“OK,” you say unconvincingly. “Let’s head to your house then.”
You’re two streets away when Kayla makes a realization. “Ah, dang it. I totally left my favourite sweater back at camp.”
Pulling over, you suggest calling the camp director in the morning. She’s insistent on going back tonight.
But won’t the doors be locked? “Please,” she scoffs. “Like a locked door has ever stopped me before.”
You remain unswayed. “Caitlin, please,” she begs. “It’s been a really long day, and having it would really help.”
You can’t believe you’re actually considering this. “I don’t know… I’d really be pushing it with my curfew.” Not to mention the extra gas money that you don’t have.
“Please?” She gives you her brightest smile. “It’d also let me spend more time with my best friend.”
Sighing, you relent and turn around. Kayla dominates the conversation on the drive to theatre camp, but you don’t mind. You’re too busy keeping the car between the speed limit and the ticketing limit.
After maneuvering back up a series of winding roads, you finally pull up to the camp. But all hope of making curfew is gone. And it’s a bit chilly, so you go to grab your jacket from the trunk.
You’re still staring at the trunk when Kayla emerges empty-handed. “Wasn’t there,” she calls out. “Don’t know where it could have gone.”
You toss Kayla’s bag to the ground, freeing the sweater trapped beneath it. “You mean this one?”
“Yeah!” She grabs the sweater. “And what’s your damage? I have breakable stuff in there.”
She goes to retrieve her bag, but you slam the trunk shut. “OK, seriously?” she asks incredulously. “Chill.”
“Am I serious?” you shout. A bit louder than you intend to. “Are you freaking kidding me? I’m not the one who dragged our asses back out here for something that we had all along!”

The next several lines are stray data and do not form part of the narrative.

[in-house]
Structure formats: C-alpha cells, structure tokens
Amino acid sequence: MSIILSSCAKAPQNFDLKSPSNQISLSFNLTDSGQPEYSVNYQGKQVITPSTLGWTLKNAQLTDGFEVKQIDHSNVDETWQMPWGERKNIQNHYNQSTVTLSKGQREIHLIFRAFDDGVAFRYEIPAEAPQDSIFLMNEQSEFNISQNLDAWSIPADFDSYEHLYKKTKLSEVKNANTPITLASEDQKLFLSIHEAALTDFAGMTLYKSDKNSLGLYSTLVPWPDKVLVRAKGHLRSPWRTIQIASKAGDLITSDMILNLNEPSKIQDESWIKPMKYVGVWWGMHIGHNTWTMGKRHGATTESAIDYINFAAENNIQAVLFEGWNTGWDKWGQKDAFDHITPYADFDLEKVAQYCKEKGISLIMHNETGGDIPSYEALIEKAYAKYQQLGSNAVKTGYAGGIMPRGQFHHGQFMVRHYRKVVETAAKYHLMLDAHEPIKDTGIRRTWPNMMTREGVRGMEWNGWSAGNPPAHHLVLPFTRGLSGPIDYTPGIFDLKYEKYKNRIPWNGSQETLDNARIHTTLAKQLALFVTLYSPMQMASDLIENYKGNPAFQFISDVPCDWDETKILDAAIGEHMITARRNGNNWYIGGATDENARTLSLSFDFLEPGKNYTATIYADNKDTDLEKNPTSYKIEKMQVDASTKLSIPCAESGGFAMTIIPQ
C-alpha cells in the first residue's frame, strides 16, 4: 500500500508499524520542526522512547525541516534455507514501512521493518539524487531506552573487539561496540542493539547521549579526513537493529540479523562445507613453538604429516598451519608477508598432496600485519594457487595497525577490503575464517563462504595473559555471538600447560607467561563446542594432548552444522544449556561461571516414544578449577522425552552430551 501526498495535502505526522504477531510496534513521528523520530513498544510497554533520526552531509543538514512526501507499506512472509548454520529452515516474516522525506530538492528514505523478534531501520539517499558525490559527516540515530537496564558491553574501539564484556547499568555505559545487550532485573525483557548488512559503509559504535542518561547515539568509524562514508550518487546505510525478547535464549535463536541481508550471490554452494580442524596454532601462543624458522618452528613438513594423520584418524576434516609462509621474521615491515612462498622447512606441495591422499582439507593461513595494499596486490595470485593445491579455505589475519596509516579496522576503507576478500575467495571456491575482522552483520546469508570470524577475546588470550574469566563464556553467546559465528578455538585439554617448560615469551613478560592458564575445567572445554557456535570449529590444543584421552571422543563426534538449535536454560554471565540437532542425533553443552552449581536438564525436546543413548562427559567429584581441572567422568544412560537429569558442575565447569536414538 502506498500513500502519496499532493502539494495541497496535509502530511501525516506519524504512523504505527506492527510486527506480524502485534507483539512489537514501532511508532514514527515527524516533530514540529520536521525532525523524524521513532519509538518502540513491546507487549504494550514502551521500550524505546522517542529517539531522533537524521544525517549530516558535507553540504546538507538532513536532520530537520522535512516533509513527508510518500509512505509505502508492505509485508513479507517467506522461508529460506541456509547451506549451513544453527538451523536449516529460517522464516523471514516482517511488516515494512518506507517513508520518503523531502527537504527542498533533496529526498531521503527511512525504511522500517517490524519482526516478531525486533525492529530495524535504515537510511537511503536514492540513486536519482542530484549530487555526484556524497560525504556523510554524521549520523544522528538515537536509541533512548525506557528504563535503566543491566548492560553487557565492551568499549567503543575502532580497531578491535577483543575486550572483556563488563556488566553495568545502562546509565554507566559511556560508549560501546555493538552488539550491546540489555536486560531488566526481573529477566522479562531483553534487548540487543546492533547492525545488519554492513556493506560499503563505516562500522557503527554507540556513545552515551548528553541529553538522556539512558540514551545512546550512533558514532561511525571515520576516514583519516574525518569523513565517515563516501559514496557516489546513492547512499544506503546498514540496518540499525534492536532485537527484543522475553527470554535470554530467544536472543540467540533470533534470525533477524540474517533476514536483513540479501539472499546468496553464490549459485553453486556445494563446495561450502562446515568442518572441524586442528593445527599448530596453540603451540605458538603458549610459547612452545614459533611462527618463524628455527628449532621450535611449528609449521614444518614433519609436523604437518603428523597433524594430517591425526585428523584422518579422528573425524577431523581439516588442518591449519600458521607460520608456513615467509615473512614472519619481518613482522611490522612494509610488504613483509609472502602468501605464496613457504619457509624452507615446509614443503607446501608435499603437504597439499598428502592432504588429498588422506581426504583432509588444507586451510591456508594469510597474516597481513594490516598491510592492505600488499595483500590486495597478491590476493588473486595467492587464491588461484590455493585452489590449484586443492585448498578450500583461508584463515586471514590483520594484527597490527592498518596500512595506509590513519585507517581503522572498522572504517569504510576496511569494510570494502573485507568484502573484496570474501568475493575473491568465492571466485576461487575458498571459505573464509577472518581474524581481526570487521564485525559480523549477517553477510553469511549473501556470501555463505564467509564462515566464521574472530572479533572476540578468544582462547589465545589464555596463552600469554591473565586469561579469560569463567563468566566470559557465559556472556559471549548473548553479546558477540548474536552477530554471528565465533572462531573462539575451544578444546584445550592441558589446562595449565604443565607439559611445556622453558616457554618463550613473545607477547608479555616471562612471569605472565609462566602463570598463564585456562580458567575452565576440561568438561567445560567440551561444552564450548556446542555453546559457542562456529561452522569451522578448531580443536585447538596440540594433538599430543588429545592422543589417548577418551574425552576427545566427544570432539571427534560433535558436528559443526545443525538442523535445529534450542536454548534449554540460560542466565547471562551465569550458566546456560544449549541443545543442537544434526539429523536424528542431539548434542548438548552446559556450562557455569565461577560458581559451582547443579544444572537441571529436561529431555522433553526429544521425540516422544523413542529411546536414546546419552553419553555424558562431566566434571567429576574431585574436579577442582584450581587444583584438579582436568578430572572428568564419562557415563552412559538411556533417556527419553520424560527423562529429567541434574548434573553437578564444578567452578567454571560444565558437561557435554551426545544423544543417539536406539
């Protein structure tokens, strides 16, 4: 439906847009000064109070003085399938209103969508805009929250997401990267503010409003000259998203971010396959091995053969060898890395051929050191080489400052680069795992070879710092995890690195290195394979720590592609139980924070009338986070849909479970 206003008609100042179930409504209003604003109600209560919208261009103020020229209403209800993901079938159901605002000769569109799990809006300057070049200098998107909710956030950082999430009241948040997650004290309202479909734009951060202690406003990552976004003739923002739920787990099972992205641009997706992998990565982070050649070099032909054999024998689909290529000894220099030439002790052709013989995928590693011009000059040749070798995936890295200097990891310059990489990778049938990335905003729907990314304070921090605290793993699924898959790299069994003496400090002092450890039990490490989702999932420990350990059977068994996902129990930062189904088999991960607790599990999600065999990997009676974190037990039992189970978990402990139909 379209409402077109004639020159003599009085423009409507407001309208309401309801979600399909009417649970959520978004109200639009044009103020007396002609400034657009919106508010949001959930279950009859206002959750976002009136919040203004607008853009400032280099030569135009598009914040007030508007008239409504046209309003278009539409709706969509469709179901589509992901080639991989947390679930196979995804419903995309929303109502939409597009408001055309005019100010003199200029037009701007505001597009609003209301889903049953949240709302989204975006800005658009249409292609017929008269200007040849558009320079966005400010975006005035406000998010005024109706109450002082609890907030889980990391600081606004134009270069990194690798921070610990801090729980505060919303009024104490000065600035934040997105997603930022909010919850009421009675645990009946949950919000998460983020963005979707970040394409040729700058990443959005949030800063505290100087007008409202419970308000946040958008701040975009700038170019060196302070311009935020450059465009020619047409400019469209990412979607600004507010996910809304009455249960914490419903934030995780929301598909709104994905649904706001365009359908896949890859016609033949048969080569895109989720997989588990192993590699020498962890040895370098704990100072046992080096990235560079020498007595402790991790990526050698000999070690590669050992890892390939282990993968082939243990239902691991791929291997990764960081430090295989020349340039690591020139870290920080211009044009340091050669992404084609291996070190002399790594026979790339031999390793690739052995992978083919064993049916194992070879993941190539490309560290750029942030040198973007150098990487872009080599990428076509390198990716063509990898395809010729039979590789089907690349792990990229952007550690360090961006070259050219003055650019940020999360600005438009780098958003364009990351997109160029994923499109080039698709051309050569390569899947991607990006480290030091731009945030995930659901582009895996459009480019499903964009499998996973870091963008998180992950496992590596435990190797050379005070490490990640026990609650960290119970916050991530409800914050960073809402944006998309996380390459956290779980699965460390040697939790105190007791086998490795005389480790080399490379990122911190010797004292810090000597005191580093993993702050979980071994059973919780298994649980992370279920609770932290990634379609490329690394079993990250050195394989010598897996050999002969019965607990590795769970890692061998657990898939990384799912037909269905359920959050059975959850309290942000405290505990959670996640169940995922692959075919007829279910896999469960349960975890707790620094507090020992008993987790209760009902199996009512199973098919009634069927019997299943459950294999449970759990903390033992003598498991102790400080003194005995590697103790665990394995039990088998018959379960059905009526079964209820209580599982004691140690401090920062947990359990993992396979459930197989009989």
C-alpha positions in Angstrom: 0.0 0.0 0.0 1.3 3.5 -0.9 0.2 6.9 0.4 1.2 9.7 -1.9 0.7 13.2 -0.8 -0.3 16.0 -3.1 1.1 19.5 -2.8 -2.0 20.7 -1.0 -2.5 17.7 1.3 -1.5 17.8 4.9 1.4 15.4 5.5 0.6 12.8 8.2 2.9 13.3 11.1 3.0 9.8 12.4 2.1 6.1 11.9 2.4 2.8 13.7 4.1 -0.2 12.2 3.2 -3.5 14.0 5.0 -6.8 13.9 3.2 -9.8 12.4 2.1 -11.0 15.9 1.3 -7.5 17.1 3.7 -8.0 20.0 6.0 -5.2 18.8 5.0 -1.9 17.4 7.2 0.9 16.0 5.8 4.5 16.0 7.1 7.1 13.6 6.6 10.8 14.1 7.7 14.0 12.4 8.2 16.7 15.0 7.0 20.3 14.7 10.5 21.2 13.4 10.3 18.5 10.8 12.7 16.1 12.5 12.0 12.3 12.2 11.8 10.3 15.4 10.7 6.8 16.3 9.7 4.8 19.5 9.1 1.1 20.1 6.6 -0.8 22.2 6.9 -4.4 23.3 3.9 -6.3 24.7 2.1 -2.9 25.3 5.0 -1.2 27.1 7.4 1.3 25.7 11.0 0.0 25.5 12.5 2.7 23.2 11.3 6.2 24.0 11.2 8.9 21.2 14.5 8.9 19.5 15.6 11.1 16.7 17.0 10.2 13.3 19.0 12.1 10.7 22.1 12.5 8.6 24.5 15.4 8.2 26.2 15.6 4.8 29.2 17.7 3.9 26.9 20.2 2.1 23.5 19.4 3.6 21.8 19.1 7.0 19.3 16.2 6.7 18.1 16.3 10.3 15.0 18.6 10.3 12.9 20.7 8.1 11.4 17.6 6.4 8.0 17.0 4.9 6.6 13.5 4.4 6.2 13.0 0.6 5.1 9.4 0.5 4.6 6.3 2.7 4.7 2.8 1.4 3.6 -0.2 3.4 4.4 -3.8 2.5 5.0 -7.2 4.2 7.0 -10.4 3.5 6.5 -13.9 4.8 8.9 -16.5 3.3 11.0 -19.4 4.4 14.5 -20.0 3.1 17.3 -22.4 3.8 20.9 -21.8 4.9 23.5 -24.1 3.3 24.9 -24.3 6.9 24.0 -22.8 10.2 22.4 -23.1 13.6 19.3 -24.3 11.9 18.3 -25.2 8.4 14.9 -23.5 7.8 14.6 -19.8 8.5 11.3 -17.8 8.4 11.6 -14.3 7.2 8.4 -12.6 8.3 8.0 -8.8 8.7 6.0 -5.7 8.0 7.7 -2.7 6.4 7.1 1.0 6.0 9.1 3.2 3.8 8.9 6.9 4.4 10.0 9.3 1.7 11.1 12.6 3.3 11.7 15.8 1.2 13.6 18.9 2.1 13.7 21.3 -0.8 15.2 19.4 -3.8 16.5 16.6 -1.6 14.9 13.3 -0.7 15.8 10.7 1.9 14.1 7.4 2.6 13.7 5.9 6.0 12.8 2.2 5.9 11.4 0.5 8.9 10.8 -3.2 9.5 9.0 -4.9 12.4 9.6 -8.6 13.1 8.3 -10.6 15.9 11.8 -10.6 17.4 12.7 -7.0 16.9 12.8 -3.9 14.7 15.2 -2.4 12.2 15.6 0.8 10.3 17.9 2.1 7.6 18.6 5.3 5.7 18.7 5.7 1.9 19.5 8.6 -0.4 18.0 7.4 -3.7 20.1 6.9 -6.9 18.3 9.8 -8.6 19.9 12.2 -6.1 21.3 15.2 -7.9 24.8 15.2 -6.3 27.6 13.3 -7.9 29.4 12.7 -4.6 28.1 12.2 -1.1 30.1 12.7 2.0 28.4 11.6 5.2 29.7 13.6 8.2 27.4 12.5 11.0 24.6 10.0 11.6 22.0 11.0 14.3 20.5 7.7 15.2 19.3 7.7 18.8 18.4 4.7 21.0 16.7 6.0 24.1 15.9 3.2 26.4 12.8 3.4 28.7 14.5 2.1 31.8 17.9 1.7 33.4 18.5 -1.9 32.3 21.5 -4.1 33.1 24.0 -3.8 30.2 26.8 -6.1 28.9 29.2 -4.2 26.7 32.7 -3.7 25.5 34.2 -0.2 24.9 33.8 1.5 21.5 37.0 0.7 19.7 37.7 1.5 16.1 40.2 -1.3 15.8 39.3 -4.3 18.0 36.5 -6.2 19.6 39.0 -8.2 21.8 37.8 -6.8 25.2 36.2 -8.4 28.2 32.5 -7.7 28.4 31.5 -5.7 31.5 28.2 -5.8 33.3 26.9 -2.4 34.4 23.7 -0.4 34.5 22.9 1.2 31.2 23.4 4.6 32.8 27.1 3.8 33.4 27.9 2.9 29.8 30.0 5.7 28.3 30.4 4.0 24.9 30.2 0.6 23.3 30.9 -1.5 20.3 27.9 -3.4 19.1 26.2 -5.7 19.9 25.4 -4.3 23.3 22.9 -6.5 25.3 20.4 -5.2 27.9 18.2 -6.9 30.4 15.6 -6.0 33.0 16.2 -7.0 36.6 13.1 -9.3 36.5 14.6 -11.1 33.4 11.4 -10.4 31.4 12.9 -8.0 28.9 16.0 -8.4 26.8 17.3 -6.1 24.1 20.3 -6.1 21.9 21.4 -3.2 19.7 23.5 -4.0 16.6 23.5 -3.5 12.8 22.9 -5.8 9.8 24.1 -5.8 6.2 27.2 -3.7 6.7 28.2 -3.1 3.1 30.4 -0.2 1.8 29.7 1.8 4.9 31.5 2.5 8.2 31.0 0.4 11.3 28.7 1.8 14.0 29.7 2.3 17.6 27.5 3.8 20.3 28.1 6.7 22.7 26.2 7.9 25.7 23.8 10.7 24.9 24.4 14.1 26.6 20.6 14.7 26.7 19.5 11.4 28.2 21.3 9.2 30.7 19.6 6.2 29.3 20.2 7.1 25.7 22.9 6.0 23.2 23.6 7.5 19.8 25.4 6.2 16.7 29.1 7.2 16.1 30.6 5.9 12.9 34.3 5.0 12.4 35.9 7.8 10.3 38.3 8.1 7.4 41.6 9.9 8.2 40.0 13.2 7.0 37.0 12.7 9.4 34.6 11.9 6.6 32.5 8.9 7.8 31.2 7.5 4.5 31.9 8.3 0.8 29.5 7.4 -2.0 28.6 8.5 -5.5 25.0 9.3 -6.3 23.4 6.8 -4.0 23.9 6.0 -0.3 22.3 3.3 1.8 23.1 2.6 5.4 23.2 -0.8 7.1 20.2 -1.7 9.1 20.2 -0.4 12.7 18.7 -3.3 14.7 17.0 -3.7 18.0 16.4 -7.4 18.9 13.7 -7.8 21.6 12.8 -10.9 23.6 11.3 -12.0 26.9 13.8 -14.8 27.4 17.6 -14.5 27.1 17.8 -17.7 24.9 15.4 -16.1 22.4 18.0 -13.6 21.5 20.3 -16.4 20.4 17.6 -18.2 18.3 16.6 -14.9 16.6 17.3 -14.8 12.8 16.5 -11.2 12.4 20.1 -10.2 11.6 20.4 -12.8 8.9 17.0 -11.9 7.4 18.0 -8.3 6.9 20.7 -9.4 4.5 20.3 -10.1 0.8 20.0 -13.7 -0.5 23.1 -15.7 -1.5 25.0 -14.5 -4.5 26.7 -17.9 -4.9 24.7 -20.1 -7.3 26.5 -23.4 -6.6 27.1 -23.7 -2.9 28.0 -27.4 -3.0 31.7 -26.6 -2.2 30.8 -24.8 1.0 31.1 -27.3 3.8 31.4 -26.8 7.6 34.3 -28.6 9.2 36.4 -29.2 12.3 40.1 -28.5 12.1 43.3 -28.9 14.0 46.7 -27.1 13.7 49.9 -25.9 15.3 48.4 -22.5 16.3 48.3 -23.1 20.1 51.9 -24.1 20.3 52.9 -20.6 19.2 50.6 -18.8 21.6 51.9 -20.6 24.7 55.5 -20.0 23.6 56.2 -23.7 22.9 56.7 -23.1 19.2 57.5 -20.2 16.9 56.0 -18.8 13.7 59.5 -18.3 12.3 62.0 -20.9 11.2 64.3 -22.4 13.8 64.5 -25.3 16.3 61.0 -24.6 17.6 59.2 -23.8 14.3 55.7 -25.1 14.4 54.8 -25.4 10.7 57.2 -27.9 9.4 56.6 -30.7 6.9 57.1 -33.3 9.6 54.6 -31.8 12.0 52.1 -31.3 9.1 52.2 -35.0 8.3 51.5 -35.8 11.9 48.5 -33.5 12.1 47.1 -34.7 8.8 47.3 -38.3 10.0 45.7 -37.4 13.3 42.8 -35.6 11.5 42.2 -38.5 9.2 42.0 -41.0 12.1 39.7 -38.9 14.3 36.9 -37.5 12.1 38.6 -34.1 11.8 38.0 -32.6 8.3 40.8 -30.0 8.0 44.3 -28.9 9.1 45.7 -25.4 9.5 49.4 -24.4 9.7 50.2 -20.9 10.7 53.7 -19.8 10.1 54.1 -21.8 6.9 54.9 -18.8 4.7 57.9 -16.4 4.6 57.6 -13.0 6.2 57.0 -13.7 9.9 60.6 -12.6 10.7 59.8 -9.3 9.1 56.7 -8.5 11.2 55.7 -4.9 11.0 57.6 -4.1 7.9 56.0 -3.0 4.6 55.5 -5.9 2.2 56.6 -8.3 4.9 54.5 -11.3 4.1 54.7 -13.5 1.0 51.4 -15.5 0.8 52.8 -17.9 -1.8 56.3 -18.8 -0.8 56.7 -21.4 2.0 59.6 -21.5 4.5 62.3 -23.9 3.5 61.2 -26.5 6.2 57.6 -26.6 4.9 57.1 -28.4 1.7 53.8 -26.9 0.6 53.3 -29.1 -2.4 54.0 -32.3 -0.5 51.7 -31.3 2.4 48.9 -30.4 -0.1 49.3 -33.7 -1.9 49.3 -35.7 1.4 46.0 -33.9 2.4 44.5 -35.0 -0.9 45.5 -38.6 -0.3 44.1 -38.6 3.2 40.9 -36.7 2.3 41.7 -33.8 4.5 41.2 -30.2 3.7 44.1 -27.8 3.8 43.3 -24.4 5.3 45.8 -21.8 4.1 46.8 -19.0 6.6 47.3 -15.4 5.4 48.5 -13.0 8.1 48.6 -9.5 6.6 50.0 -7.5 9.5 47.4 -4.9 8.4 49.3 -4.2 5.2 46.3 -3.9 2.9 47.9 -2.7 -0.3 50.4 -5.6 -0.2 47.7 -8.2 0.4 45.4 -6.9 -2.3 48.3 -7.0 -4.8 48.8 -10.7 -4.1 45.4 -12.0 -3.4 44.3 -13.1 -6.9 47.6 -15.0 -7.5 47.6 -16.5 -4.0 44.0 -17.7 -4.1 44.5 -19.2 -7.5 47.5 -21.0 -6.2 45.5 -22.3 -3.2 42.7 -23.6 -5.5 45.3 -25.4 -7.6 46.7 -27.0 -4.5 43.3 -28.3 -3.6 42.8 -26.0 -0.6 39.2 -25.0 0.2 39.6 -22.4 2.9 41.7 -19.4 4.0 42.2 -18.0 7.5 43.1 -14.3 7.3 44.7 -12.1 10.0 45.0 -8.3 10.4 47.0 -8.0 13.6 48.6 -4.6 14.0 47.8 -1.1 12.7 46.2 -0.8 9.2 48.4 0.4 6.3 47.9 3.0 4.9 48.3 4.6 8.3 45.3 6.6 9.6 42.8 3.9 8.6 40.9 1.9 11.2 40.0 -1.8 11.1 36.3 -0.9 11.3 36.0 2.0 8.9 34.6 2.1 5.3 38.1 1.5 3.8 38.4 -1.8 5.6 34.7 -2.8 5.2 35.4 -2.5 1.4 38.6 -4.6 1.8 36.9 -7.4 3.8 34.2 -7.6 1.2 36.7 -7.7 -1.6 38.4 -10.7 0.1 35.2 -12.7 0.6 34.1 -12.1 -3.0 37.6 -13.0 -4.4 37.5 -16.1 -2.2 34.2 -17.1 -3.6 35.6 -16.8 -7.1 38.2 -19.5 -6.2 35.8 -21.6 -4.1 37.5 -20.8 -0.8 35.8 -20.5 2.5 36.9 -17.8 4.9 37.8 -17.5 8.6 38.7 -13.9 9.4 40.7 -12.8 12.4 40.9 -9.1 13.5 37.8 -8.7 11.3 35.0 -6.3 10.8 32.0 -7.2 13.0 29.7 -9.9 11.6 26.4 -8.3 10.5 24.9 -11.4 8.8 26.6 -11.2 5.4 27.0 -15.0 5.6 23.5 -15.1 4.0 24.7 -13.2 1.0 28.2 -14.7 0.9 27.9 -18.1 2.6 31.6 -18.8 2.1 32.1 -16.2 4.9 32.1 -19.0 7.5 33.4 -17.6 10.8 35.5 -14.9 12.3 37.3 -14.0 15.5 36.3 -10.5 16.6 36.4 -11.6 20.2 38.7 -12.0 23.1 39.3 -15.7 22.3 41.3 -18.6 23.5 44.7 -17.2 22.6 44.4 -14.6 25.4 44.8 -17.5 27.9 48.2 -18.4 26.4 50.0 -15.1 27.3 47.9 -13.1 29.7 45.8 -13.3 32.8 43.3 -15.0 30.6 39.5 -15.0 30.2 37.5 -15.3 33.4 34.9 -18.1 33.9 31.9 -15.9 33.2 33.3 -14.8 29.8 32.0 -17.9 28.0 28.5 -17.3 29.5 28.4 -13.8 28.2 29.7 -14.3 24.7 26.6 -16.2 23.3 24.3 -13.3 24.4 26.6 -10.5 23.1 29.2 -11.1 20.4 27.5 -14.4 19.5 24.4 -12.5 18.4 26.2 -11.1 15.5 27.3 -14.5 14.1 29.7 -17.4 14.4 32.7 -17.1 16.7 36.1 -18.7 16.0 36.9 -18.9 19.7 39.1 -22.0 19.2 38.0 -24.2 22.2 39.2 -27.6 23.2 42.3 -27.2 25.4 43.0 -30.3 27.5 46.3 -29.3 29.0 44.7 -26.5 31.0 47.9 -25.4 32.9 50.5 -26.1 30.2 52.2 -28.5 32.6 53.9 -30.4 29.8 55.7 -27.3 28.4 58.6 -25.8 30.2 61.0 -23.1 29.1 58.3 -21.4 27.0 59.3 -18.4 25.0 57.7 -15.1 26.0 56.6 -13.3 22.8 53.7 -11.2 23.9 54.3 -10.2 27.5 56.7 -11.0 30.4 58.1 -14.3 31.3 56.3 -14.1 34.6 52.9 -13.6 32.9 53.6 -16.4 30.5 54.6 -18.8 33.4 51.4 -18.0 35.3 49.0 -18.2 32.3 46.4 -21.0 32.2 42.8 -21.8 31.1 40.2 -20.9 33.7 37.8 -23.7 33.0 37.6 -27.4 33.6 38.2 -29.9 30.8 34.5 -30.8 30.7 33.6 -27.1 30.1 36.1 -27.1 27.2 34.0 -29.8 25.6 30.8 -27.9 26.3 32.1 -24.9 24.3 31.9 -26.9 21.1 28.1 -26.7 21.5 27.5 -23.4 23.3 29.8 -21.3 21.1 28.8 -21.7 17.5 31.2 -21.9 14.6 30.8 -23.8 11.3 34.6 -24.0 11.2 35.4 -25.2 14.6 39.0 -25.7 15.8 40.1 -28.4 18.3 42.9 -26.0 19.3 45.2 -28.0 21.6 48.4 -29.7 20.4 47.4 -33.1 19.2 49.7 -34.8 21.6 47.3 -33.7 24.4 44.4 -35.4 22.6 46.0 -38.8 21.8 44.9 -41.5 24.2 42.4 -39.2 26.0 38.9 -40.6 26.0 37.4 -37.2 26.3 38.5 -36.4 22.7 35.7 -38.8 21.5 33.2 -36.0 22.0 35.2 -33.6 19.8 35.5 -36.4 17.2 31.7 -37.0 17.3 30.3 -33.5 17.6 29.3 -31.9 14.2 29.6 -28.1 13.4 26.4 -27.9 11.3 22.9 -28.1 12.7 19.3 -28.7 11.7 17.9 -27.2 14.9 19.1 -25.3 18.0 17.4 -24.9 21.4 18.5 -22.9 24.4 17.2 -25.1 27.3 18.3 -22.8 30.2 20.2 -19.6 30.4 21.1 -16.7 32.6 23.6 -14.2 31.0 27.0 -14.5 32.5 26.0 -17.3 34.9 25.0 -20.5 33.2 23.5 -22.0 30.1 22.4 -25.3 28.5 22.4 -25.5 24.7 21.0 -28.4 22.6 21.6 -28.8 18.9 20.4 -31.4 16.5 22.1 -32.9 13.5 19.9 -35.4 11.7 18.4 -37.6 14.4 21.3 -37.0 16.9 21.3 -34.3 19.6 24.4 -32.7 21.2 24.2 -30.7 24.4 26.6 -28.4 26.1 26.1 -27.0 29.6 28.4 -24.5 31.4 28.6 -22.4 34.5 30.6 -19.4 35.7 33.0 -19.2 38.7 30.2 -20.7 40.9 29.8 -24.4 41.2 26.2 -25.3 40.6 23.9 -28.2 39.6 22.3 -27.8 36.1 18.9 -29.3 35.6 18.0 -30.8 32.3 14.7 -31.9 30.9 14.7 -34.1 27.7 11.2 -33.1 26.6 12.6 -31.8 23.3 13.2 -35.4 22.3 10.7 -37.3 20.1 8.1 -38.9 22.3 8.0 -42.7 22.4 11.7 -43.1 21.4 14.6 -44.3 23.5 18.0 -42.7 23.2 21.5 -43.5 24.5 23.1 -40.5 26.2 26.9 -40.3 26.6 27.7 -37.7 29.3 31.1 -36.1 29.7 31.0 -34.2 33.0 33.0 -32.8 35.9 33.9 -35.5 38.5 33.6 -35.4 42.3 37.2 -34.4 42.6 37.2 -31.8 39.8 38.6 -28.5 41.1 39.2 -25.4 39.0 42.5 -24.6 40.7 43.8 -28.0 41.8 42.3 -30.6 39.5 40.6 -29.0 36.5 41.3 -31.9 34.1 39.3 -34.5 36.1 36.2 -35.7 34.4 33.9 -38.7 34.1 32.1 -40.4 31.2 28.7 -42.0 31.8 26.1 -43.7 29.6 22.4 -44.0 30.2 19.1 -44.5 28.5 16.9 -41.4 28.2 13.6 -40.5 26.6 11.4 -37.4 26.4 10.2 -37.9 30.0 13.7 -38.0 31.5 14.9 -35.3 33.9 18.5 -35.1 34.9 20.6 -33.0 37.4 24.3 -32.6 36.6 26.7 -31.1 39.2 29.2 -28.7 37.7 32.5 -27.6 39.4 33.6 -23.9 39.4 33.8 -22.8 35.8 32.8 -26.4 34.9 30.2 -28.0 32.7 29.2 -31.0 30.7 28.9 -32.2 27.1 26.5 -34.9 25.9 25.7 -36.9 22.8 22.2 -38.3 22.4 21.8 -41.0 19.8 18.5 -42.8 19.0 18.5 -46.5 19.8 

“It was an honest mistake, OK?” she answers sheepishly. “I really thought I left it here.”
Your temper continues to rise. “So you just had to have your lapdog go back and get it, huh? GAWD, Kayla — you’re so manipulative! You care more about a frigging sweater than you do me!”
“Don’t put words in my mouth. I –” She stops herself and backs away. “You know what? You’re upset. And before we say anything else that we might regret, I’ll give you some time to cool off.”
Kayla turns to walk away, when — THUD! She collapses to the ground, the dirt smothering her screams. She tries to get up, but she can’t. Your knees dig into her back as you bash the rock you’re wielding into her skull.
Until her lifeless body stops resisting underneath you. With as much strength as you can muster, you shove her narcissist of a corpse off the cliff. You throw the rock and her stupid bag after her. Still seething, you stand sprayed in blood as Kayla’s body plunges into the river below. And that’s when the realization slams into you.
“Omigod,” you whisper aloud. “What did I just do?”
Vision blurred with tears, you race home, shattering the speed limit and probably the sound barrier, too. You sneak in through your bedroom window. … smothering her screams… You clamp your hands over your mouth, muffling your hysterical sobs. Your hands. Hands still stained with her blood.
You run to the ensuite bathroom. You jump into the shower, fully dressed. You shed your drenched clothes, and you scrub your skin raw. … sprayed in blood…
Still soaking wet, you pace around your room. You haven’t stopped crying, and now you’re hyperventilating. You take a seat on your bed, but your breathing keeps getting worse. … you bash… seething… smothering… stops resisting…
And then the world goes dark.
You tear yourself out of the past, and you follow the sound of laughter to the kitchen.
“What are you doing up?” you ask.
Sam shrugs. “This is when I’m at my most productive. Though the same could be said about you two.”
The three of you hang out until daybreak. Surrounded by so much warmth and love, it’s almost enough to make you forget this intense, lurking fear. That fear you get every time your emotions flare. The fear that your rage is lying in wait, to return one day to take Silas and Sam too.